Friday is ‘Follow Friday’ day (#FF). Do yours early and put in all the profiles you fancy stealing followers from. Then, when other people do their #FF listings, they’re likely to return the favour and post your profile. You can also do ‘Writer Wednesday’.

Hashtags are used for popular topics. Use them, you never know who’s watching.  #amwriting and #iamwriting are common ones.

Join forums

There are millions of forums out there for writers. Chat to other writers and put your website address(es) in your signature. Be friendly, supportive and interesting and people will check out your site.

But don’t don’t don’t spam. People don’t appreciate it and it won’t help your online presence at all.

Keep up to date

The Internet changes so fast and you need to keep your finger on the pulse.  There are many Internet magazines online and in print, and companies talking about all the latest developments via Twitter and Facebook.  What works today might not work tomorrow.

My three golden rules are:

1 – UPDATE: don’t let any of your sites or profiles get forgotten and out of date.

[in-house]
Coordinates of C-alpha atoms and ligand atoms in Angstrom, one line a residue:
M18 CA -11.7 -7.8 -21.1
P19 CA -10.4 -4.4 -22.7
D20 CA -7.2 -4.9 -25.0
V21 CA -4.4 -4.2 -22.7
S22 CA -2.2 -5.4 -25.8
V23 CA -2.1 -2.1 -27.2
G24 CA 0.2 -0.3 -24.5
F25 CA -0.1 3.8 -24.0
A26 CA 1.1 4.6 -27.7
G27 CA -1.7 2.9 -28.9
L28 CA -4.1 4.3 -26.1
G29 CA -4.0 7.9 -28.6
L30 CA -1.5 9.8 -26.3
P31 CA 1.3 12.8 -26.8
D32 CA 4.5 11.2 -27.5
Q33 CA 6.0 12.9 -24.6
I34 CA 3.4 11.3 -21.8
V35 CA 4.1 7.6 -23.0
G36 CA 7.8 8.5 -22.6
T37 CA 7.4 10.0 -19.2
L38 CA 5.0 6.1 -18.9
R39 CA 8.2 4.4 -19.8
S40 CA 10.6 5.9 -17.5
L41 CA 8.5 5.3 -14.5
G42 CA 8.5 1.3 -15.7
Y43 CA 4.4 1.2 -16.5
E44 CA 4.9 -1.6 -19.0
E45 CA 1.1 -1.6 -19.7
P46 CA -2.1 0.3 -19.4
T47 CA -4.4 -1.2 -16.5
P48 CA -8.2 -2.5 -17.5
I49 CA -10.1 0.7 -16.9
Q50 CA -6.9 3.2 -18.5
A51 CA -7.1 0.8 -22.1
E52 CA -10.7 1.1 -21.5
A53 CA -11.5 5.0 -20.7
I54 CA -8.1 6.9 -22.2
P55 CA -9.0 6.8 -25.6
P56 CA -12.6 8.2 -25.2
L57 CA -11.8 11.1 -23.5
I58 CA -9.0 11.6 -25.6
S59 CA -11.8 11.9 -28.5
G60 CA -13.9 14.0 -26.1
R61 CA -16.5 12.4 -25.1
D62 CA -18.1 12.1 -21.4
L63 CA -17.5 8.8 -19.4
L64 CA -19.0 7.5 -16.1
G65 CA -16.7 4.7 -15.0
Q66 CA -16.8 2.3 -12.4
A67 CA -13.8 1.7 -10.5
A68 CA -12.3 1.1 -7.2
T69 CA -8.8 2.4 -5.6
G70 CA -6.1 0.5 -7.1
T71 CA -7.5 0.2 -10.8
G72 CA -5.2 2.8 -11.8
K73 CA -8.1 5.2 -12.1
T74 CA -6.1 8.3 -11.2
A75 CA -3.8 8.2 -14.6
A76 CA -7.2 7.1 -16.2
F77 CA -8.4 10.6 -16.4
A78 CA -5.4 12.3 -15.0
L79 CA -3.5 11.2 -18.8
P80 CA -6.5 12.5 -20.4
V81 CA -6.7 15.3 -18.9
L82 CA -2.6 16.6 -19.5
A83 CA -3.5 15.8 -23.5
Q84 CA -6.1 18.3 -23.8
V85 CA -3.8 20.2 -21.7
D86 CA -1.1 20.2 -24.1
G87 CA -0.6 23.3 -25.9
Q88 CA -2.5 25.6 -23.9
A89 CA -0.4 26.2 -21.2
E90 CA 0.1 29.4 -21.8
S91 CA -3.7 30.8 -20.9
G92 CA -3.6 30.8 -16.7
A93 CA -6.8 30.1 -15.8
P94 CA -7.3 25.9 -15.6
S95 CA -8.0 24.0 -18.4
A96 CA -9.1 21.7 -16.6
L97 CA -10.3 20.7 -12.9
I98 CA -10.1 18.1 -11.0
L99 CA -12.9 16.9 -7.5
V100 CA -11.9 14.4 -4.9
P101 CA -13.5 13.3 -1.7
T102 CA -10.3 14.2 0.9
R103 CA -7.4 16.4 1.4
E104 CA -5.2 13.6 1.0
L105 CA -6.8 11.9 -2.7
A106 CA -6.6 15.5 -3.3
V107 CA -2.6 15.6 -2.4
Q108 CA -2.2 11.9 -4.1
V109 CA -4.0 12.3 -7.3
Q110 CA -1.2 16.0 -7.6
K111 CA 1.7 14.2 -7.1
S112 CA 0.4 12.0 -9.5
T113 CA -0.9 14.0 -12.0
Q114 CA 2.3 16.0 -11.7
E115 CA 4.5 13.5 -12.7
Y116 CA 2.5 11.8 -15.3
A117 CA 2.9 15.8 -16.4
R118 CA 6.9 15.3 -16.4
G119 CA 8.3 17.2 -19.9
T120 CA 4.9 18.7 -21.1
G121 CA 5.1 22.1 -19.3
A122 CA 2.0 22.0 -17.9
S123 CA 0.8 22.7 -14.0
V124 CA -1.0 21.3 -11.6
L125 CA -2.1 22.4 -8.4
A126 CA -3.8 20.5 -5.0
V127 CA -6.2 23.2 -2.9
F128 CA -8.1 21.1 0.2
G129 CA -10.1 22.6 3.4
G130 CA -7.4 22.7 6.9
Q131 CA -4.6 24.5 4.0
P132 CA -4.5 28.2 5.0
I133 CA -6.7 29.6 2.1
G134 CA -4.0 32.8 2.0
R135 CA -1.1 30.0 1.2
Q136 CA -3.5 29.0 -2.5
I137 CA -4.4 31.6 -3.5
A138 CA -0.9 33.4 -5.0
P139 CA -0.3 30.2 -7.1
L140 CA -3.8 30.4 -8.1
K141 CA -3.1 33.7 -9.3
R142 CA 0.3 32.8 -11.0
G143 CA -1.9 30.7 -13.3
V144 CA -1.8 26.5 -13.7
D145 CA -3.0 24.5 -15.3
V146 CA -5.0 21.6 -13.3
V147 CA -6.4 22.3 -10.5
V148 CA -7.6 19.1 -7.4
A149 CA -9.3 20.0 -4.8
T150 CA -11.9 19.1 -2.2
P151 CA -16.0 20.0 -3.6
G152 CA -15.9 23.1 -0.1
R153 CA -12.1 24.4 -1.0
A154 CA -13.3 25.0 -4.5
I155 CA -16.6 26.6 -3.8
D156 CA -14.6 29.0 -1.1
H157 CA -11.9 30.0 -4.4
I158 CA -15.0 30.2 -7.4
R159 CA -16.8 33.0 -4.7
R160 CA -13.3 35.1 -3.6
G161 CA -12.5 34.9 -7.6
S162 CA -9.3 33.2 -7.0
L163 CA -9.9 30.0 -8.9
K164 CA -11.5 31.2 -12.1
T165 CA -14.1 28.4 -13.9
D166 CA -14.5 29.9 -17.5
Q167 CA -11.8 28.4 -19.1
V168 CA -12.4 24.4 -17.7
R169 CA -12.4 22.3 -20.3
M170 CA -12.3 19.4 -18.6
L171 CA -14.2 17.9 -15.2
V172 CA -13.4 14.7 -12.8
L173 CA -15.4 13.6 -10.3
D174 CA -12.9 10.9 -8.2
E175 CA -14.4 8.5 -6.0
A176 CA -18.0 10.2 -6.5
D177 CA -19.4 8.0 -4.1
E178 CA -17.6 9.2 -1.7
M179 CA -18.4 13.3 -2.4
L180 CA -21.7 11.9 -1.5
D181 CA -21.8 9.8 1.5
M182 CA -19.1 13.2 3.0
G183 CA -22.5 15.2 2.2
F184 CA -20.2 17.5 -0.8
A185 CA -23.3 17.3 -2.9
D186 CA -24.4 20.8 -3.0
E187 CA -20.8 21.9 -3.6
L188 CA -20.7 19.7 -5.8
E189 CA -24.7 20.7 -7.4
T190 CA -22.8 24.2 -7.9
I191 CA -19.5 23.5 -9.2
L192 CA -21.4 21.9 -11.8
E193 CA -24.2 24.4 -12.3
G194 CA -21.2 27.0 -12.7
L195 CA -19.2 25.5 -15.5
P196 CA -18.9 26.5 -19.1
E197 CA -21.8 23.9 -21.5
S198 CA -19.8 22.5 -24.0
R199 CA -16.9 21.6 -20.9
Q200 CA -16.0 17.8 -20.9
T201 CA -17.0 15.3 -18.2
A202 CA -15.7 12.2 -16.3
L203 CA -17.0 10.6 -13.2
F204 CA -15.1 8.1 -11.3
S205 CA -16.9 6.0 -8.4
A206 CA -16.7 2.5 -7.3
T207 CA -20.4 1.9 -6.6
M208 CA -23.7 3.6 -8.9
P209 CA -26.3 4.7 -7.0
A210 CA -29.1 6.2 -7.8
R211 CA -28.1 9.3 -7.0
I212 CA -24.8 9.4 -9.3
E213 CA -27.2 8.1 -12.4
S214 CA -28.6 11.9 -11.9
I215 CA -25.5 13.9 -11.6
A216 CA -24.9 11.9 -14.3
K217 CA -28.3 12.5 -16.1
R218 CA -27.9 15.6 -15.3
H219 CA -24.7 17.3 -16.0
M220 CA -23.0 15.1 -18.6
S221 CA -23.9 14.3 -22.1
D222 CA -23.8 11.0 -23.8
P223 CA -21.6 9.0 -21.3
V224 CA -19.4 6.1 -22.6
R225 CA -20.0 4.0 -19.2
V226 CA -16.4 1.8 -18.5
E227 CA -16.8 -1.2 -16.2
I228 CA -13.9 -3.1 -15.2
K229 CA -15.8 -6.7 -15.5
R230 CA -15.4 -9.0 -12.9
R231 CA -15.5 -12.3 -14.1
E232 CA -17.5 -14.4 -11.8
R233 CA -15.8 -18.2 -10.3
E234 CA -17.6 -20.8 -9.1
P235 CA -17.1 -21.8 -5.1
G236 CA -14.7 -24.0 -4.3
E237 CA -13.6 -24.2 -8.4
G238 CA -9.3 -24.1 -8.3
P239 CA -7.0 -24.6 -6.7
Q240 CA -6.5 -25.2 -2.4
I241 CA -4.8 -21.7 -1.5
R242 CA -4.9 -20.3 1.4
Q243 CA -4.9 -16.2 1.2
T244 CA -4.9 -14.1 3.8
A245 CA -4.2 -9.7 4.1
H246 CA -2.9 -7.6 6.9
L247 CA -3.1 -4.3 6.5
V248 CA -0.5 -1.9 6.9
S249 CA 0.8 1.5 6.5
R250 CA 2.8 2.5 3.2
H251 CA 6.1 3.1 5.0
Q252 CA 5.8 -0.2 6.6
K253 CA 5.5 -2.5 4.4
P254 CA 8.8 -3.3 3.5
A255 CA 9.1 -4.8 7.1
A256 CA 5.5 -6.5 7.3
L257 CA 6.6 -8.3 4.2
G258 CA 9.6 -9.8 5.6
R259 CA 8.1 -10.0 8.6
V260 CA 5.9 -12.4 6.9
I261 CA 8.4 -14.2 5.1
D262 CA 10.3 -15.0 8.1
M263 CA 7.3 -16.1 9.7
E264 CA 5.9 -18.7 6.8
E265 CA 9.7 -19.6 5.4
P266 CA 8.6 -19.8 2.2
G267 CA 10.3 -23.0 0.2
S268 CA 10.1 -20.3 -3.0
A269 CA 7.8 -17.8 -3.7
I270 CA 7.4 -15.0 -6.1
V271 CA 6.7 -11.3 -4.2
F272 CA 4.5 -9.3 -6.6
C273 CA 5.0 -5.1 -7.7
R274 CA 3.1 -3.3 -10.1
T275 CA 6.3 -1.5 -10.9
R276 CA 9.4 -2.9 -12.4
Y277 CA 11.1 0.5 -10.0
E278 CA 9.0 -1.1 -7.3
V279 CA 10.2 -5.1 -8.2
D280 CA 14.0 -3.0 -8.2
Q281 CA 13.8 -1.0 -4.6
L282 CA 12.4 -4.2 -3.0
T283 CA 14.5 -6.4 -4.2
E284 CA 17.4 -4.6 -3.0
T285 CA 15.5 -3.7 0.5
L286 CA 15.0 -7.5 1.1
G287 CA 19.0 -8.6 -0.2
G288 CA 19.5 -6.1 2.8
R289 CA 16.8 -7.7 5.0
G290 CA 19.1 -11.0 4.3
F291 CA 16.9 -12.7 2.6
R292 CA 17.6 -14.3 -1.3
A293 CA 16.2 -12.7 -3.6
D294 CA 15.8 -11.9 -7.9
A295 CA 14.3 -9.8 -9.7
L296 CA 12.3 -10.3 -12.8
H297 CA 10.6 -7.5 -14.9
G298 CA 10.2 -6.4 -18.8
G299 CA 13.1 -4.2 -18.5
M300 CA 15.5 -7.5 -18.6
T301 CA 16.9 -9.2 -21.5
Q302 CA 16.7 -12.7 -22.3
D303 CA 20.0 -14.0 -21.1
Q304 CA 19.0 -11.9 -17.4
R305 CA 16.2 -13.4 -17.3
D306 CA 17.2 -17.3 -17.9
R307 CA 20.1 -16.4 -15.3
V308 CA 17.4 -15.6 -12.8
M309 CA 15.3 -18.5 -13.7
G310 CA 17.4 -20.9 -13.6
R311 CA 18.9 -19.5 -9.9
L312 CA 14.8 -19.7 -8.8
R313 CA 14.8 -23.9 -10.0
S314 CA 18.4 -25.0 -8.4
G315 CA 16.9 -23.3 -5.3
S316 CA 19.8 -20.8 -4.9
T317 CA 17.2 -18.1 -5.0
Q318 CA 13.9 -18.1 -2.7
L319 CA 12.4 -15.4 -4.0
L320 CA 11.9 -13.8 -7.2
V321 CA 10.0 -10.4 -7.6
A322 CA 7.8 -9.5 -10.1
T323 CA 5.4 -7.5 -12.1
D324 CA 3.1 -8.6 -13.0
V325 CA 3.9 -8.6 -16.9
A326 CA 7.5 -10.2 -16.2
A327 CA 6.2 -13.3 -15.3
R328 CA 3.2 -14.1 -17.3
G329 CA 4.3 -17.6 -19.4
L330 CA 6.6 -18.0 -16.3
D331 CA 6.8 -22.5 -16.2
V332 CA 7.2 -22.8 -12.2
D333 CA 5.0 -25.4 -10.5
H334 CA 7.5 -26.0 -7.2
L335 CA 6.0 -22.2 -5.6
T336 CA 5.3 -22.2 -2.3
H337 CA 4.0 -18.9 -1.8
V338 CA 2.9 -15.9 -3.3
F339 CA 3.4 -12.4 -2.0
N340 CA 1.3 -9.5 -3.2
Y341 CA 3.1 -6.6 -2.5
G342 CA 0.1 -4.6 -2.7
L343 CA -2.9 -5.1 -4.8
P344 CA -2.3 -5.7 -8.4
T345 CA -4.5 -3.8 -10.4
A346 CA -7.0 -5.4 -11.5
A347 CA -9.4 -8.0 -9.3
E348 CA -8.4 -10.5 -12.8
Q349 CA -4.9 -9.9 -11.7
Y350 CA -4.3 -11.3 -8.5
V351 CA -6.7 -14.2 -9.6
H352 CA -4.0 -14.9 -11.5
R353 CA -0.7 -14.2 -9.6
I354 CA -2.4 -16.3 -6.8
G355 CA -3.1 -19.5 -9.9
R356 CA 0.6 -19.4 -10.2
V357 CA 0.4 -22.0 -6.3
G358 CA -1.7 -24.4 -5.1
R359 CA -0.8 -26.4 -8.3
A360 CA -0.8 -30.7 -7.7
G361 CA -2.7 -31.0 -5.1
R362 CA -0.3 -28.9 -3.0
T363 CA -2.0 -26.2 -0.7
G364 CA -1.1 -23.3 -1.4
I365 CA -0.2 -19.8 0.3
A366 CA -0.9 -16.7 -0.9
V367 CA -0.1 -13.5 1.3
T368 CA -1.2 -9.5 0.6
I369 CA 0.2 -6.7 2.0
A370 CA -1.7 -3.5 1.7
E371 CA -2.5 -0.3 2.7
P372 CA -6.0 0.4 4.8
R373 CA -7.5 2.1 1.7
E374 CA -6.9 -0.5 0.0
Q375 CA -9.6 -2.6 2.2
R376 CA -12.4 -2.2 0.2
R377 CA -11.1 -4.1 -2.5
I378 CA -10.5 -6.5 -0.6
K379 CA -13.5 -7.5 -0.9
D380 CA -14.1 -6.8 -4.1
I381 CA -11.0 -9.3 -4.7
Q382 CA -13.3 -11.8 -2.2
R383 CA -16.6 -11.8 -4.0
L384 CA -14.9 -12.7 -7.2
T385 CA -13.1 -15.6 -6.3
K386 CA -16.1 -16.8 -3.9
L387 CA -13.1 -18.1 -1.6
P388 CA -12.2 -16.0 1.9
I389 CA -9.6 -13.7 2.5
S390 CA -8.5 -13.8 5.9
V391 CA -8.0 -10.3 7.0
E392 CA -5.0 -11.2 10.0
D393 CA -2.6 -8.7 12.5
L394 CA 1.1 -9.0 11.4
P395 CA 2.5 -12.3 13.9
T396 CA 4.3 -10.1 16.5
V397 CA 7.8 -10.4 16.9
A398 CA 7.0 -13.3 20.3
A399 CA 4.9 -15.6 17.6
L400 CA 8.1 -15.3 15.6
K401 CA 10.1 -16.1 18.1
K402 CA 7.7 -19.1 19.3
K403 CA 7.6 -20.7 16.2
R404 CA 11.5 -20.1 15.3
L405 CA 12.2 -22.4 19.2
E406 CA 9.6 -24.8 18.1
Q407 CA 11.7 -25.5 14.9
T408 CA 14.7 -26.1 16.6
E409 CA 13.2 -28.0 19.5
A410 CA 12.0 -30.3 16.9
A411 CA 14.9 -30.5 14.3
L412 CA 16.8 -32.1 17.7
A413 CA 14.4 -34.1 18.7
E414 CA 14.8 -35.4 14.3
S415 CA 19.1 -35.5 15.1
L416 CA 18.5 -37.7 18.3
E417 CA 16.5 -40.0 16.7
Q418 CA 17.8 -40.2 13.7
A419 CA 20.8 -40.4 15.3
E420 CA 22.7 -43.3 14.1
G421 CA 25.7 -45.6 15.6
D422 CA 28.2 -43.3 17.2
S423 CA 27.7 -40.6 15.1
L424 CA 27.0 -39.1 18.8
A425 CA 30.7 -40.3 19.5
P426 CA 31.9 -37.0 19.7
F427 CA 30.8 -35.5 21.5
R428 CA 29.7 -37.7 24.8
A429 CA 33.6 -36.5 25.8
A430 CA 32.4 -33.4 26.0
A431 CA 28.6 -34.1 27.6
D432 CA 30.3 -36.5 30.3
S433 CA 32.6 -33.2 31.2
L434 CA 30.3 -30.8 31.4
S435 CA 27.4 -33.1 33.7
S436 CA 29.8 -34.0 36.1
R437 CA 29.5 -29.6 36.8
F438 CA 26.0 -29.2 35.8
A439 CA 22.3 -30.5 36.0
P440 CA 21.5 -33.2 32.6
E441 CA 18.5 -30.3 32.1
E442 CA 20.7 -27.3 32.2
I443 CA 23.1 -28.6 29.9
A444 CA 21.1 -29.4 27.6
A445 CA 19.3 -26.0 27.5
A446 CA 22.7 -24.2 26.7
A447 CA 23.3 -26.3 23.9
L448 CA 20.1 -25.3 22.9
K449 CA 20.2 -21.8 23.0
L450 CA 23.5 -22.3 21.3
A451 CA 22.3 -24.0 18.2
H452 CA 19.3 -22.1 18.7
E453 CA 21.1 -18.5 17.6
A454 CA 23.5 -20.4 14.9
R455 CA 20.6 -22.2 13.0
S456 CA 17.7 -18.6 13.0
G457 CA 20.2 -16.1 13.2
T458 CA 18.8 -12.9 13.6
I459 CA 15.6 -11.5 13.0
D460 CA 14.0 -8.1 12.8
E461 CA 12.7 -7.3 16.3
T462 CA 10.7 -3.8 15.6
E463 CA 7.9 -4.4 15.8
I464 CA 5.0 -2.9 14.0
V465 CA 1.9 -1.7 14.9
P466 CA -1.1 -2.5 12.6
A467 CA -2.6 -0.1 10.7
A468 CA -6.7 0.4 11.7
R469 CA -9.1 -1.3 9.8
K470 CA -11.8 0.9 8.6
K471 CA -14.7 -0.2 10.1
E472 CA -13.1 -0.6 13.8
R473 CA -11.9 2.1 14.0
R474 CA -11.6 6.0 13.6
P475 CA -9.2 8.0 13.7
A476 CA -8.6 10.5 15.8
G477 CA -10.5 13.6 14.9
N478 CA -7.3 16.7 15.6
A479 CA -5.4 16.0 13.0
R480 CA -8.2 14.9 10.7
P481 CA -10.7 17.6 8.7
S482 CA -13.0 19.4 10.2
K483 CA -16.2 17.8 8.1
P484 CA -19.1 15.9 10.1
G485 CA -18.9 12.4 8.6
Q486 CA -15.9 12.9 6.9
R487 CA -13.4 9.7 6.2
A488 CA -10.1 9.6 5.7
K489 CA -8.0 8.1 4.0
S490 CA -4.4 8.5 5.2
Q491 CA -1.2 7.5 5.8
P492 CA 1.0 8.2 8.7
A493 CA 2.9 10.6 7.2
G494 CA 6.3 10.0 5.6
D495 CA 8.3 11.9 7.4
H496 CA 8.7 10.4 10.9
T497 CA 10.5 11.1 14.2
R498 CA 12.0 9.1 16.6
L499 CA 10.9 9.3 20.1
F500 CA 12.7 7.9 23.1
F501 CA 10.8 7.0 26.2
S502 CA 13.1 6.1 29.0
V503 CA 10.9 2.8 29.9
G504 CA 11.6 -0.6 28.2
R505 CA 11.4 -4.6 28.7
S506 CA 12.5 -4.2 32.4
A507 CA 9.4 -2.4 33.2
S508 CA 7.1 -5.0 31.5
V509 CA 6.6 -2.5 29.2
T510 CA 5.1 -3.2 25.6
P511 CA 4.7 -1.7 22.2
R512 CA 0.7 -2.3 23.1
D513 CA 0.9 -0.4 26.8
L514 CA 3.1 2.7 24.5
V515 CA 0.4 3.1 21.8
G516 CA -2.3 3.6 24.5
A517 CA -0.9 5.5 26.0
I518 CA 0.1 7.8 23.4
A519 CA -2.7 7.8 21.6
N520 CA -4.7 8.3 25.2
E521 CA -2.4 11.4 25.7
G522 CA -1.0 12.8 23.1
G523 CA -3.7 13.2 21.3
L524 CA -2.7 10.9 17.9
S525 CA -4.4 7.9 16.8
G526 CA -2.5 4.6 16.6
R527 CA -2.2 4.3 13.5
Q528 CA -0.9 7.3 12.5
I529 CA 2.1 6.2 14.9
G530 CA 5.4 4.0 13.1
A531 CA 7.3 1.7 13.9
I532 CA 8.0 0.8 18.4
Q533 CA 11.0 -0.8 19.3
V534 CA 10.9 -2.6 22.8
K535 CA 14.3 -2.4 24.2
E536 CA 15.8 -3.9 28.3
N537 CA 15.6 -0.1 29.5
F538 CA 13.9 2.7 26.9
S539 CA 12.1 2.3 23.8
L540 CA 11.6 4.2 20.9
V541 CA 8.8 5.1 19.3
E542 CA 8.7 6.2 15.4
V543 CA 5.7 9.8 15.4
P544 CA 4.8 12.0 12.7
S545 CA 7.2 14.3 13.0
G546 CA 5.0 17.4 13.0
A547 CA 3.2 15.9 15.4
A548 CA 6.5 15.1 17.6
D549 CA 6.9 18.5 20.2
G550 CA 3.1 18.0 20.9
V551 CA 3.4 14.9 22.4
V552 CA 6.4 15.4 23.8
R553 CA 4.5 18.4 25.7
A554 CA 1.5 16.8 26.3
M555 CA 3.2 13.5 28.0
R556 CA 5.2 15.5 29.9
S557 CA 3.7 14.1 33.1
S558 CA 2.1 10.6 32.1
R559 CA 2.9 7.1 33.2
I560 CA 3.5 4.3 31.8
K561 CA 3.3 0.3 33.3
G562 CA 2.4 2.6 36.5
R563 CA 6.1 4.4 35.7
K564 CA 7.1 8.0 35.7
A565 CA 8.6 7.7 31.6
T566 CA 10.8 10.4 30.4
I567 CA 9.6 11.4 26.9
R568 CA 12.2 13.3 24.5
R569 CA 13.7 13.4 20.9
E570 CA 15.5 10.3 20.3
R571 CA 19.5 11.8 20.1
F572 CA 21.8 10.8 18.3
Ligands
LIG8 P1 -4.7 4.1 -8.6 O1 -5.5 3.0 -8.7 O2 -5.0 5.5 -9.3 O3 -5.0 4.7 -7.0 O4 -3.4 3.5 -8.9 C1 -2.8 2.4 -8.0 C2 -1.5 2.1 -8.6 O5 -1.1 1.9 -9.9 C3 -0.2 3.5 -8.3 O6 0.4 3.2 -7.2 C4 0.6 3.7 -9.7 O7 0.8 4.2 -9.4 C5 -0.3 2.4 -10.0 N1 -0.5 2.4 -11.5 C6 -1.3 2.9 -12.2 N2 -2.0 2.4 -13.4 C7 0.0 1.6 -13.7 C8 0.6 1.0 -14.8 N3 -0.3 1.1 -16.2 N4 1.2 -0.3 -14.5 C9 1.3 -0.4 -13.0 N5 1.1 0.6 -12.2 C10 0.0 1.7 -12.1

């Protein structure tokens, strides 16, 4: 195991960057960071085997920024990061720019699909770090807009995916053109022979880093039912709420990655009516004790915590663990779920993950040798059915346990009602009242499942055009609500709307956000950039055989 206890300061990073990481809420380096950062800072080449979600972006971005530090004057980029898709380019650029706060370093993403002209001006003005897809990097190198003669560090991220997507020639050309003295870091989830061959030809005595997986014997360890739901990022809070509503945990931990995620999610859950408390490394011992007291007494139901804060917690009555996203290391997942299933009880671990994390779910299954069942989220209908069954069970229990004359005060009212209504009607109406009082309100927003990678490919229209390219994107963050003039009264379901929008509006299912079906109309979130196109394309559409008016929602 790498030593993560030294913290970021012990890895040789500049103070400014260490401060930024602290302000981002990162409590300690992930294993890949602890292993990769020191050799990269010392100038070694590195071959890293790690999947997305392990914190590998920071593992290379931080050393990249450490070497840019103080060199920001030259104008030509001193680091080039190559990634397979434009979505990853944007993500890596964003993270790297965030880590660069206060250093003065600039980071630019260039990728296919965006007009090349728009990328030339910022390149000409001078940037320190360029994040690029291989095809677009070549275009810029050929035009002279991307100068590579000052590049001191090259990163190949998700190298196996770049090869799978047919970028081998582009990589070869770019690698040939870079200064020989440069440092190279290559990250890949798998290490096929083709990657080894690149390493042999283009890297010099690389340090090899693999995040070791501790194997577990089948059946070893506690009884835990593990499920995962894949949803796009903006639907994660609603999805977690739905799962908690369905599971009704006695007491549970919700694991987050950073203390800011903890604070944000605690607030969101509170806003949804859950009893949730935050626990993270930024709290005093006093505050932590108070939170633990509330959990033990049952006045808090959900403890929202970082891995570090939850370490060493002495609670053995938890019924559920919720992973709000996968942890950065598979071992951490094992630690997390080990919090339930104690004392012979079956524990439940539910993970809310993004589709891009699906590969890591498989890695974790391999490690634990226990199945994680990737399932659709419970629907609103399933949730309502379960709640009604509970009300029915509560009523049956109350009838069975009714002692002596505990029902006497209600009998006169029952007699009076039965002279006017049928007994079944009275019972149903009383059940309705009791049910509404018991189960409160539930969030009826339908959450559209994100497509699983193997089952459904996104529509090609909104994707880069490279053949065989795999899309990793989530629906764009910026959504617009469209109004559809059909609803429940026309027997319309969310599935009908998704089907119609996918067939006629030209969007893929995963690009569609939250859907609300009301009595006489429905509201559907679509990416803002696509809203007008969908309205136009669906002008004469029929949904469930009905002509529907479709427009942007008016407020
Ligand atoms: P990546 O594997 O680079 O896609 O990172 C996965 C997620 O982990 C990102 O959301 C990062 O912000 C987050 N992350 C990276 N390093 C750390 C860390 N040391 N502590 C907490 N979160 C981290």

2 – NETWORK: get involved and get your name out there as often as you can.

3 – BE SAVVY: be aware of the constant ebb and flow of Internet trends.

4 – Have fun with it!

Find out more about Angeline at www.angelinetrevena.co.uk and angelinetrevena.blogspot.co.uk.

How to set up a home office

Writing room – home officeWhether you’re a creative writer or a freelance journalist, you need your own space. In an ideal world, as Virginia Woolf asserted in 1929, this would be a room of your own. But many of us don’t have that luxury, so it’s fortunate that a home office is effectively any space you can go to and feel business-like (even if you are wearing pyjamas!), productive and ready to work. Continue reading

How to conduct a successful interview

Reflection in Limerick RiverAs writers, we’re naturally interested in the lives of other people, and interviewing the people who inspire us can be one of the major perks. From Q & A sessions to in-depth features, there is definitely an art to carrying out a successful interview.

From expats in Spain to legendary authors, I’ve interviewed a large range of people through my work as a journalist. Here I’ll cover everything you need to know, from choosing and contacting your subject to preparation and implementation. Continue reading

The answers to all your writing questions!

This section of the website will gradually build up to provide the answer to all those difficult writing questions, such as: How do you set up a home office? How do you conduct a successful interview? How can you boost your online presence? How can you improve your chances of winning writing contests? How can you gain your first paid writing job?

The first of these posts goes live first thing tomorrow, so look out for it!